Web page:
THE BRITISH LIBRARY

Collection Care blog

2 posts categorized "Papyrus"

22 August 2016

Hidden horoscopes and puzzling predictions in Papyrus 98

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Why would certain passages from an ancient horoscope and related predictions be smudged and partially erased? This is what researchers are currently trying to determine using multi-spectral images recently captured of Papyrus 98.

Glass enclosure of Papyrus 98

Papyrus 98 (British Library Pap. XCVIII).

The British Library holds over 3000 papyri, along with several thousand unframed fragments. Western Heritage Collections cares for our Greek and Latin papyri, while papyri in other languages are found in our Asian and African Collections. The papyri collections are sequentially numbered running from Papyrus 1 – Papyrus 3136 with a separate sequence of 37 items forming the Egerton Papyri collection.

Papyrus 98 underwent multi-spectral imaging to improve legibility on some partially erased and smudged passages. Papyrus 98 is housed in a glass enclosure with inscriptions visible on both the recto and verso. The original collector was most interested in the Funeral Oration of Hyperides over Leosthenes and his comrades in the Lamian war [BC 323] which was placed in the recto position at the front of the glass frame. This partially imperfect Greek text is thought to date to the 1st century BC with the greater portion of the oration in fourteen columns. However, it has since been discovered that it is on the verso of the current housing where the oldest and first text was inscribed on the papyrus.

MSI of Papyrus 98

Above: Due to the long profile, multi-spectral imaging of Papyrus 98 was achieved by imaging the manuscript in sections and digitally stitching the images together.

On this 'verso' side is an astrological treatise consisting of three and three-quarter columns of a Greek language horoscope partially in small uncial characters similar to those of Hyperides. This is followed by an Egyptian language set of predictions relating to the horoscope written in cursive handwriting in what is referred to as 'the Old Coptic Script'. The Papyrus 98 manuscript showcases the earliest example of this Old Coptic Script.

The overall majority of the Greek text in this manuscript is in excellent condition, with the exception of the partially erased sections at the bottom of column III and IV which precede the lines in which the Egyptian language section begins. Other areas of faded or partially rubbed out sections were also identified and hoped to be recovered with multi-spectral imaging.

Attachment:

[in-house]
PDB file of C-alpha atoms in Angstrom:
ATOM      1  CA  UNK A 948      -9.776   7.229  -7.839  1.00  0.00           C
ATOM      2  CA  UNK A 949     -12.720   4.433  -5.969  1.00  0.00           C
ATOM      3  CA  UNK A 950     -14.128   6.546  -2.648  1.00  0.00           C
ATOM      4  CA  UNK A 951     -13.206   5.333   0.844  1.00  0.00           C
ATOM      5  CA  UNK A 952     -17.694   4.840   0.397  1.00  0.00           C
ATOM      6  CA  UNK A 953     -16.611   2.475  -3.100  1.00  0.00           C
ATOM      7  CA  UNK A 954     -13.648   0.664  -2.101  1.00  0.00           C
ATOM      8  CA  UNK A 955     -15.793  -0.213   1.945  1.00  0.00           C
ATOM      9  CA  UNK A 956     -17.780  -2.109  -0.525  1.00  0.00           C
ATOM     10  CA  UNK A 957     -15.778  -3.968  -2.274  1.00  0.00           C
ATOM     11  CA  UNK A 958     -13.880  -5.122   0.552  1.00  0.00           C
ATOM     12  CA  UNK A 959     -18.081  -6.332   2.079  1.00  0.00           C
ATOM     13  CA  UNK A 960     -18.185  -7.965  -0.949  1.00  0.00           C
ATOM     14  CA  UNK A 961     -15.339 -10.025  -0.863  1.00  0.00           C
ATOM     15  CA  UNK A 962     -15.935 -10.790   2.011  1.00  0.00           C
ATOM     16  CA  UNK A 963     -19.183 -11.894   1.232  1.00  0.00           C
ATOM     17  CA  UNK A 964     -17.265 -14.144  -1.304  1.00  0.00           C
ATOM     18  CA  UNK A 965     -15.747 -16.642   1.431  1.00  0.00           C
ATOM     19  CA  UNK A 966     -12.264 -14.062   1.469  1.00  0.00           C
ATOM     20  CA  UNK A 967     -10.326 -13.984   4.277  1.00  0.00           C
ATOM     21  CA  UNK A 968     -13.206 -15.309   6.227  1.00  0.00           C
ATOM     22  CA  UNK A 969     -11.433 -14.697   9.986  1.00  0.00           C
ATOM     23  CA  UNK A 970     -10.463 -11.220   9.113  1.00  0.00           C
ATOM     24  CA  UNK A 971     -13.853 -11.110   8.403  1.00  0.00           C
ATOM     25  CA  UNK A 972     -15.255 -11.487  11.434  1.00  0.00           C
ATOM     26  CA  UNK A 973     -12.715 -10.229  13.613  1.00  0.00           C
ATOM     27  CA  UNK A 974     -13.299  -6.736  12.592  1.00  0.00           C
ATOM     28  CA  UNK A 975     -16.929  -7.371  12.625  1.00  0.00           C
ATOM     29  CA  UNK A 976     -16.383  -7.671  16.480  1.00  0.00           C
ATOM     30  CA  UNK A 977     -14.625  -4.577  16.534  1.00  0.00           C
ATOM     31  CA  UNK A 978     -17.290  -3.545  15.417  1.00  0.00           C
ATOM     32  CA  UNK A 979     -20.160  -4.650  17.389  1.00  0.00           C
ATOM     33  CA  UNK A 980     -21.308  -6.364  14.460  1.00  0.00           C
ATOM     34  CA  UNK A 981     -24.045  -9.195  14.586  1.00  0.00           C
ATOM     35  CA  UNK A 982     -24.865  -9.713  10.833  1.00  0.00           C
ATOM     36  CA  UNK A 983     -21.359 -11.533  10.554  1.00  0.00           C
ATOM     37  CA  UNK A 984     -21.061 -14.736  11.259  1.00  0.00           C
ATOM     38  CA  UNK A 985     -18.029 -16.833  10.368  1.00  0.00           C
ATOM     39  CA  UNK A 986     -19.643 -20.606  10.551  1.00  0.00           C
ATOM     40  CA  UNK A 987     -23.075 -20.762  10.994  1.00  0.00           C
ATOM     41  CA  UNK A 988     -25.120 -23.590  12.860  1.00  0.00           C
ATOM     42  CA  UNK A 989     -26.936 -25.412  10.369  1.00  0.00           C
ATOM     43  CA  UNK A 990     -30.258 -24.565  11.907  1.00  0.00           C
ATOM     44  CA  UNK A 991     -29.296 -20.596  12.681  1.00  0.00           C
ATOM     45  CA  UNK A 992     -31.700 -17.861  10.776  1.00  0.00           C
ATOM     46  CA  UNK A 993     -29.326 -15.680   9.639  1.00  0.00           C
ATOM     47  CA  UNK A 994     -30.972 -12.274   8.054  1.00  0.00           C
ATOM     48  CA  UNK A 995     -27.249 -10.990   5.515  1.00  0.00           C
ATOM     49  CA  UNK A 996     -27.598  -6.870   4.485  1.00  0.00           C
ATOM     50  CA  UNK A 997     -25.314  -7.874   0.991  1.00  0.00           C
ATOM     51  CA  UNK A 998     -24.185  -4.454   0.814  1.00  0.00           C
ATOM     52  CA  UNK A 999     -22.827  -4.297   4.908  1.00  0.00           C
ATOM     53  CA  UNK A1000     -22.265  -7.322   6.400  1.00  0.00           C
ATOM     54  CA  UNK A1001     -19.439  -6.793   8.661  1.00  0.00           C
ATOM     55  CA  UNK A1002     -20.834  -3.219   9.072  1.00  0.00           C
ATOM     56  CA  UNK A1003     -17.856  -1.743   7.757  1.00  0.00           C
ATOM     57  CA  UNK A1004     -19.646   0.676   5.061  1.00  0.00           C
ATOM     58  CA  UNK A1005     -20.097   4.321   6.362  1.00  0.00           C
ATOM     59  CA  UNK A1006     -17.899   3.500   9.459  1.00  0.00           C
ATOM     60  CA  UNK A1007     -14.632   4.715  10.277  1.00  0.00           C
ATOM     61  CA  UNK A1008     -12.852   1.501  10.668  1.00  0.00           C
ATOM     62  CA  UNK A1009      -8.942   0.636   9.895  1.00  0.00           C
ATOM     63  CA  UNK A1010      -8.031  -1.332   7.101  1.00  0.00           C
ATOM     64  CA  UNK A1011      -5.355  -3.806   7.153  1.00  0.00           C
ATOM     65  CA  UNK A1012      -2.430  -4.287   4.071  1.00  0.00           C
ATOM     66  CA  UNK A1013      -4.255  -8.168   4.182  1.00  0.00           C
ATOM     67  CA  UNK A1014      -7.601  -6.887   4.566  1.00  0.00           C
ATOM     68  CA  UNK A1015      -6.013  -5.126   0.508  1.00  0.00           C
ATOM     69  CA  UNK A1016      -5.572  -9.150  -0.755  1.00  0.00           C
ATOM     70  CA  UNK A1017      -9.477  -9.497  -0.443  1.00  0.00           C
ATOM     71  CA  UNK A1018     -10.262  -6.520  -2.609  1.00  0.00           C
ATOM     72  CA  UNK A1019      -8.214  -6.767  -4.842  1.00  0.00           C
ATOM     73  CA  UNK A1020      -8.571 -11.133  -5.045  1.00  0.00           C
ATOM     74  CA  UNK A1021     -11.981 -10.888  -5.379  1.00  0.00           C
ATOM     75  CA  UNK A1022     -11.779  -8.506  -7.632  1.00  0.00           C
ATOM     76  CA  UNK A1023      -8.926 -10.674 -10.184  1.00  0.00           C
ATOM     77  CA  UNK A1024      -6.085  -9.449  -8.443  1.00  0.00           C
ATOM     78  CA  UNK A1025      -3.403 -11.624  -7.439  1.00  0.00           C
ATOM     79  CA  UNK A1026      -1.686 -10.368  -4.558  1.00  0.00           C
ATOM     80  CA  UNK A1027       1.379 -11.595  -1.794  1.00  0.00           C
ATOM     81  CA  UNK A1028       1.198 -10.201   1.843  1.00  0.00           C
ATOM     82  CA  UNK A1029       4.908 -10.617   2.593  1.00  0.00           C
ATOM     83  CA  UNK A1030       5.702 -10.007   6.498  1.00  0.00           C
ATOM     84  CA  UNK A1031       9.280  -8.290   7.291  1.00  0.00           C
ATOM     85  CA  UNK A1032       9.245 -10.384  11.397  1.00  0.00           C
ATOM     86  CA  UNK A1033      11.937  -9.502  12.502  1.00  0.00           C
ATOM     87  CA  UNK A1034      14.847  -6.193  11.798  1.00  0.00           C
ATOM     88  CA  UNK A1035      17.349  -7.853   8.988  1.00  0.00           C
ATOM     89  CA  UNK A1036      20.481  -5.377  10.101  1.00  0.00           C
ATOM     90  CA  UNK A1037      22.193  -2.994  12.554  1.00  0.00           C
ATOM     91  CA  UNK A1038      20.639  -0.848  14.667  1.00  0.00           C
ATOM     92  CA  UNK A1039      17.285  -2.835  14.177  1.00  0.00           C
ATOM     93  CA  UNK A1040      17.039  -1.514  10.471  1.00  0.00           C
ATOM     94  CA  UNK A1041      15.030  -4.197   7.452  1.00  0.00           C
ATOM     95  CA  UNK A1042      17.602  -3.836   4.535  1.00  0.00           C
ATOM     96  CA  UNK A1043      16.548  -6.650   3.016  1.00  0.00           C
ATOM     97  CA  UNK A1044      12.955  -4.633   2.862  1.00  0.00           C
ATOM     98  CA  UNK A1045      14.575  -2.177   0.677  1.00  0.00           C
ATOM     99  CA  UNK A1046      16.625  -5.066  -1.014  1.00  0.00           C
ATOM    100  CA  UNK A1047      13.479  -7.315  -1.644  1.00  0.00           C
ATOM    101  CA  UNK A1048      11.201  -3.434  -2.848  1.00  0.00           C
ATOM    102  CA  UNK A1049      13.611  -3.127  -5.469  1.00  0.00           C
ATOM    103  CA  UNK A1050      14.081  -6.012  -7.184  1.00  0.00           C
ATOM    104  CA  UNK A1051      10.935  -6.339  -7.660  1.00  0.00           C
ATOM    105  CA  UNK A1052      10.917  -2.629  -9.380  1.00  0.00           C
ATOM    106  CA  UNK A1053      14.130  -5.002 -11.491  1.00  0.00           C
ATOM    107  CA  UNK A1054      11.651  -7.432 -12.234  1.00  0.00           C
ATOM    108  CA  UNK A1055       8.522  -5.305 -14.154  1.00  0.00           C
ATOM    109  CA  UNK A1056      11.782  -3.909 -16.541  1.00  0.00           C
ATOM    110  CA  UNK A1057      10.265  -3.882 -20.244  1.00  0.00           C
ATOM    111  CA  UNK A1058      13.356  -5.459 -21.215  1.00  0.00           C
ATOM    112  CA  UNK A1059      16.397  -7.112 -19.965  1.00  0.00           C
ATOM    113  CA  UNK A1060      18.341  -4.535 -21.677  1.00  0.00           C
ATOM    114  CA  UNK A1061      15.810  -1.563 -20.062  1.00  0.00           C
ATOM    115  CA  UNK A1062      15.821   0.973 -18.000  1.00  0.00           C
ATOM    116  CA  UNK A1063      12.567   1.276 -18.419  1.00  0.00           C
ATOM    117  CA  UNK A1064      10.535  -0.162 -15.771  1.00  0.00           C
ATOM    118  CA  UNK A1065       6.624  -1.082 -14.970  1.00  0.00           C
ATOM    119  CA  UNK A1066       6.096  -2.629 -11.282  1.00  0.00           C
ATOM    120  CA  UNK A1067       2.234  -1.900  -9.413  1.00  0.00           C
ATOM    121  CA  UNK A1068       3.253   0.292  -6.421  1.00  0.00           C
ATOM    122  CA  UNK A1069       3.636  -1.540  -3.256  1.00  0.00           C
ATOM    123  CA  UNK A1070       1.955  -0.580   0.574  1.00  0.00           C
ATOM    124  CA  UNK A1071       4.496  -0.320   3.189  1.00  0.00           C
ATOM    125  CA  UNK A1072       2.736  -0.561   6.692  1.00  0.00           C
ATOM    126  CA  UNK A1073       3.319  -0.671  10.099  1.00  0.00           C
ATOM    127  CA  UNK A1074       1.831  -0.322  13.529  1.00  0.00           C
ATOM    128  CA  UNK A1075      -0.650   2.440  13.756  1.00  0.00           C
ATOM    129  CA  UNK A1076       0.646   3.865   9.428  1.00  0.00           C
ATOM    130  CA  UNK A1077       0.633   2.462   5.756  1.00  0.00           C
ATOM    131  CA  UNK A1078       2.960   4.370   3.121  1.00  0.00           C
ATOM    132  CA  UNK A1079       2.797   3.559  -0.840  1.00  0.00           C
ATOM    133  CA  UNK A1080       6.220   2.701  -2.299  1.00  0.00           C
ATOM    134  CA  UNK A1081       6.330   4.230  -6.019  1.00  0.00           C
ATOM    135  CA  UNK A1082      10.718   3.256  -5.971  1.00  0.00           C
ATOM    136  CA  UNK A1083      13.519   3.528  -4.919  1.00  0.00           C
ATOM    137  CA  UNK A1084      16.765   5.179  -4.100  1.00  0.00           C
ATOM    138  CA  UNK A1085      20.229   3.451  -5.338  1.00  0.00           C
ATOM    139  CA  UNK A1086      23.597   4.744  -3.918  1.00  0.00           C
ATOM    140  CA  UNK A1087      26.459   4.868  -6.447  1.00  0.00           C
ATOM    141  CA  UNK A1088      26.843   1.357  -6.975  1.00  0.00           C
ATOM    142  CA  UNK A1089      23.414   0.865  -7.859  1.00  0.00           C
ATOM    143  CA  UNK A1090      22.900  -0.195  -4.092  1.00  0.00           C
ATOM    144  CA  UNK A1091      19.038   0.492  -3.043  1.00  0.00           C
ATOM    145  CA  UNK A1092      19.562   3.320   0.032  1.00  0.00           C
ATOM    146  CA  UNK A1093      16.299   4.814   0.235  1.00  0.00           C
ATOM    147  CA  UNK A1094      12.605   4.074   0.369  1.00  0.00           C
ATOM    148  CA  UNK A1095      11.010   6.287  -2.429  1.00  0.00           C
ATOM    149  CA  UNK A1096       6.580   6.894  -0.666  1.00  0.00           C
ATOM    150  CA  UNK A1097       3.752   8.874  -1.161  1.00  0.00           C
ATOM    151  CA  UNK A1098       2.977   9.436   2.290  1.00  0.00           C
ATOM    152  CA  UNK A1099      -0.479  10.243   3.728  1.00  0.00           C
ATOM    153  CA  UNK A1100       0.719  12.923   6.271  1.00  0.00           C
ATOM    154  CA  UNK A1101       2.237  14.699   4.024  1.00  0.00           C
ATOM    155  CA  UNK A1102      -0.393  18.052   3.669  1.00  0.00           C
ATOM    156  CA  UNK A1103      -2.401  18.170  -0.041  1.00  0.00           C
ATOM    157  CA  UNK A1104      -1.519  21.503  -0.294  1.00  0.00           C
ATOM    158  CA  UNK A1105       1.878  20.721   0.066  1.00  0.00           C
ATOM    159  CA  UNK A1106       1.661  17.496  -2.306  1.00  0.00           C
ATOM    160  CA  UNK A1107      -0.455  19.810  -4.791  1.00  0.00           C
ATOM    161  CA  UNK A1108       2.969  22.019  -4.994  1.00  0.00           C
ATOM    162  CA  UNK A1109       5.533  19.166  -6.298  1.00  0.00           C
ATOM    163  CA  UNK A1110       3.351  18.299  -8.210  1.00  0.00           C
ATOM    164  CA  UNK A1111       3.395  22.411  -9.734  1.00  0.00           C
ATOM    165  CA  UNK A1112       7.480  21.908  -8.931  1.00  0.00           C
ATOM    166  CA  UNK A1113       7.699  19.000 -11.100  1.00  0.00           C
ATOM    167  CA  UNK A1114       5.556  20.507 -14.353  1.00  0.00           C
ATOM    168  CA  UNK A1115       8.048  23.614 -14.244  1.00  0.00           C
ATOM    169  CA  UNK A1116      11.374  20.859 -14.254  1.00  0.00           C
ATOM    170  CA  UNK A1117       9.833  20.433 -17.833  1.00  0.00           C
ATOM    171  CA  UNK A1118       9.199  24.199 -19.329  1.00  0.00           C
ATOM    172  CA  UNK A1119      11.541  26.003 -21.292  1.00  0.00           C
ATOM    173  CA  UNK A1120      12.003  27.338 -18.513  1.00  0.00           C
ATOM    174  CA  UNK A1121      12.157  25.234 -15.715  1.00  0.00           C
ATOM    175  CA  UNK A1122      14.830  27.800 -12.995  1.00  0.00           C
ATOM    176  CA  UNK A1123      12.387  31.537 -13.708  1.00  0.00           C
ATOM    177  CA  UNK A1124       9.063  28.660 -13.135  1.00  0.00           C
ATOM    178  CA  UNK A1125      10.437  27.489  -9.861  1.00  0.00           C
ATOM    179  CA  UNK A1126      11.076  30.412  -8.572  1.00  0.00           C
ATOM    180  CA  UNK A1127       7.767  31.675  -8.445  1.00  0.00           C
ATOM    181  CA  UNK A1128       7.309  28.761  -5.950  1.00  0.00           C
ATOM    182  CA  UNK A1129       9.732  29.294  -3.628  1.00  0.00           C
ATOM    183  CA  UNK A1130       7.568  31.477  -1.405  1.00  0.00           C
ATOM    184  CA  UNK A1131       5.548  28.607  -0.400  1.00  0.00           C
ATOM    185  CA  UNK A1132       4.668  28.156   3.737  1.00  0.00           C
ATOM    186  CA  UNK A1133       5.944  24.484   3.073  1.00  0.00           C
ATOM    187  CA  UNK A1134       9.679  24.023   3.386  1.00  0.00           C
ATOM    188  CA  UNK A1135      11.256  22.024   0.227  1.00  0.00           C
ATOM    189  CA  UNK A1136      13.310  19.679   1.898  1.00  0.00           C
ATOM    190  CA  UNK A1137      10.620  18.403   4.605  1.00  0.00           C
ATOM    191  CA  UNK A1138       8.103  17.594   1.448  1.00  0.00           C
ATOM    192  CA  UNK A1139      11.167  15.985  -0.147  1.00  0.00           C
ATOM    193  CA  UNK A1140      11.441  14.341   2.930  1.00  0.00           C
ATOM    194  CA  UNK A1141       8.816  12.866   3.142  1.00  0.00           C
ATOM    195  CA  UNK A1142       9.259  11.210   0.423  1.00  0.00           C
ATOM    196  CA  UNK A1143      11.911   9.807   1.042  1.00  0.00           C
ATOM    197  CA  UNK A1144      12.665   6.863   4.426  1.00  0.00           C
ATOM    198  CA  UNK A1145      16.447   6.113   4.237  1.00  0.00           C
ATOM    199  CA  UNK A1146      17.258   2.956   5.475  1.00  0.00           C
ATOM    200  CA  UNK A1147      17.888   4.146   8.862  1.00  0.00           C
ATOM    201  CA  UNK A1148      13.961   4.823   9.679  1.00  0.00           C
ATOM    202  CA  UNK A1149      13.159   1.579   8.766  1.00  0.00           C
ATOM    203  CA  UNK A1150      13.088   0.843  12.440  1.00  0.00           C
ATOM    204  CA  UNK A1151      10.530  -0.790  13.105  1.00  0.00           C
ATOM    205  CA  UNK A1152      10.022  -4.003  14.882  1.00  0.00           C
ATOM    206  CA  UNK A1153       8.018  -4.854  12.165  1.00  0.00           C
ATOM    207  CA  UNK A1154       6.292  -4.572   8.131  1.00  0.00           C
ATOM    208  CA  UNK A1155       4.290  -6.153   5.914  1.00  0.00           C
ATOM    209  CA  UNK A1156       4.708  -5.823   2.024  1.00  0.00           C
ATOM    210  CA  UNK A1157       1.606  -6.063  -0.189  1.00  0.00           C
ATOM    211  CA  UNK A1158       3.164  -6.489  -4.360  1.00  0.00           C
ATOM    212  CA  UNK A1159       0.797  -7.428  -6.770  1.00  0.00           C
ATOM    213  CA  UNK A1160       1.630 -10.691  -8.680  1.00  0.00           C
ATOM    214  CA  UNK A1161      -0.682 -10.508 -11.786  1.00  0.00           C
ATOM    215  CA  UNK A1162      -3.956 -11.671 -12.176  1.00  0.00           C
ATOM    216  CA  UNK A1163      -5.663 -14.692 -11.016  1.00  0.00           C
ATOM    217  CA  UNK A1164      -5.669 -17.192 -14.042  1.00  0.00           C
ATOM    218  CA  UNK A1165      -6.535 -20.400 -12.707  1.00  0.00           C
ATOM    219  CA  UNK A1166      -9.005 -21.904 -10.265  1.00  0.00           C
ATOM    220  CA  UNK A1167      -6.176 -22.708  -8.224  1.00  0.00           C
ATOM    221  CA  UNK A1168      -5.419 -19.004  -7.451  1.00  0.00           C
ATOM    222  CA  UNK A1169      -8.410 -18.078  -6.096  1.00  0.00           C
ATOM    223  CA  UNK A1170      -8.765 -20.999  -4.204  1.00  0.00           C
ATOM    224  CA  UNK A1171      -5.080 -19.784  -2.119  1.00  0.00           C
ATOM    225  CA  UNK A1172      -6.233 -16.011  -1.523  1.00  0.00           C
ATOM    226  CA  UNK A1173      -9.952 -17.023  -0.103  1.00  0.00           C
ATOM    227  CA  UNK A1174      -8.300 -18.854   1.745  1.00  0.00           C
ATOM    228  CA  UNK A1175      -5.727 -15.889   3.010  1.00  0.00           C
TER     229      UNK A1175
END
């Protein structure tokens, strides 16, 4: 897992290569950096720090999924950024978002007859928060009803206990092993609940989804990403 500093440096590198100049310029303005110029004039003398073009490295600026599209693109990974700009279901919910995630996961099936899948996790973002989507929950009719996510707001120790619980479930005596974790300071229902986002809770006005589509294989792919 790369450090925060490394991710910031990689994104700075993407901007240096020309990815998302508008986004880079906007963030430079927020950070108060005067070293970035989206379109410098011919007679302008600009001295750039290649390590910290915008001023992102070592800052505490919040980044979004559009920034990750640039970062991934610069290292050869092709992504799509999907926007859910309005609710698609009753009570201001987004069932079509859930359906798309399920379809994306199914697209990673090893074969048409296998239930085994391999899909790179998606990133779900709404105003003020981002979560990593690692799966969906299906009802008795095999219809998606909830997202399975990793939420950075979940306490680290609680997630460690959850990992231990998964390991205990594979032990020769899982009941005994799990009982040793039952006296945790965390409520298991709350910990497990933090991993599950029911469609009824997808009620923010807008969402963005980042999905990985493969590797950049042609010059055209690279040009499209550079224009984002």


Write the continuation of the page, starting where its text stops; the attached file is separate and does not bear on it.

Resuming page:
MSI images

Top: Infra-red image of Papyrus 98 showing uncial Greek in the left column and cursive Egyptian (Old Coptic Script) in the right column. Bottom: A composite colour ultra-violet image of Papyrus 98.

Researchers are still going through the results trying to figure out why these particular passages were erased and what was, or is, the significance of the obscured text. While the raw images have provided some clarity in certain areas, there are several algorithms which will be run on the data set to isolate and enhance the blurred regions. This is just one of many projects that our conservation team are working on to aid scholarly research and enable further access through digital means.

Colour space analysis

Left: Original image showing fragmented sections of Papyrus 98. Right: Colour space analysis showing the same region in pseudo-colour.

A small number of British Library papyri have been digitised in full and can be viewed on Digitised Manuscripts. Further information about published papyri can be found on the Trismegistos database. More about this collection item can be found on the Explore Archives and Manuscripts resource, while further information about our Greek and Latin papyri collections can be found here.

Dr Christina Duffy

 

25 August 2015

Digitising Hebraic Scrolls

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As part of the Hebraic Manuscript Digitisation Project (HMDP), we are currently imaging 74 scrolls. These range in size from one smaller than a little finger to another a whopping 52.41m long – three times the length of the conservation studio. The tallest is nearly a metre with its rollers.

Esther scroll

CC by Esther scroll in decorative case (Add 11831)

We did a brief survey last year and realised some of the scrolls were very damaged, so we have spent another two months assessing each one individually. Even this was not a simple task. Many of the larger scrolls are also very heavy, so two conservators have worked together to make sure they were handled safely, using lots of weights as stops to prevent them rolling off work-surfaces. The parchment scrolls have been tightly rolled for a very long time and even looking at them has been a challenge, as they try hard to re-roll themselves unless held down securely.